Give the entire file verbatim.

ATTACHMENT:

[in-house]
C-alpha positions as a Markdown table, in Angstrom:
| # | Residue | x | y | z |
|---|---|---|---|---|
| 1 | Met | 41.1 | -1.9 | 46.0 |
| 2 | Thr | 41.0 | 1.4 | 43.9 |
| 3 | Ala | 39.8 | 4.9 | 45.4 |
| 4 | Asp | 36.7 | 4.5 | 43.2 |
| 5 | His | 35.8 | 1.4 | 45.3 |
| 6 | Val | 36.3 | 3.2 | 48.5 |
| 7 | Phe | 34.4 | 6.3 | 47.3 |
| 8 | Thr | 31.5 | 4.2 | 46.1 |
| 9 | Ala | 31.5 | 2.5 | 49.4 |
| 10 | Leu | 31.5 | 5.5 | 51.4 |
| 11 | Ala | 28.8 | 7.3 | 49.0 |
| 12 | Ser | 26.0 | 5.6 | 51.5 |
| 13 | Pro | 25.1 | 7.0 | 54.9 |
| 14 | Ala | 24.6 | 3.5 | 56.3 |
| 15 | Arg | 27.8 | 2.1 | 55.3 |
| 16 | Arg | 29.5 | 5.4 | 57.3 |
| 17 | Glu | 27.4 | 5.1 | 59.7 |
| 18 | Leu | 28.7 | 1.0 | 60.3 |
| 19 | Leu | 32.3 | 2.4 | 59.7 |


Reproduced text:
[in-house]
C-alpha positions as a Markdown table, in Angstrom:
| # | Residue | x | y | z |
|---|---|---|---|---|
| 1 | Met | 41.1 | -1.9 | 46.0 |
| 2 | Thr | 41.0 | 1.4 | 43.9 |
| 3 | Ala | 39.8 | 4.9 | 45.4 |
| 4 | Asp | 36.7 | 4.5 | 43.2 |
| 5 | His | 35.8 | 1.4 | 45.3 |
| 6 | Val | 36.3 | 3.2 | 48.5 |
| 7 | Phe | 34.4 | 6.3 | 47.3 |
| 8 | Thr | 31.5 | 4.2 | 46.1 |
| 9 | Ala | 31.5 | 2.5 | 49.4 |
| 10 | Leu | 31.5 | 5.5 | 51.4 |
| 11 | Ala | 28.8 | 7.3 | 49.0 |
| 12 | Ser | 26.0 | 5.6 | 51.5 |
| 13 | Pro | 25.1 | 7.0 | 54.9 |
| 14 | Ala | 24.6 | 3.5 | 56.3 |
| 15 | Arg | 27.8 | 2.1 | 55.3 |
| 16 | Arg | 29.5 | 5.4 | 57.3 |
| 17 | Glu | 27.4 | 5.1 | 59.7 |
| 18 | Leu | 28.7 | 1.0 | 60.3 |
| 19 | Leu | 32.3 | 2.4 | 59.7 |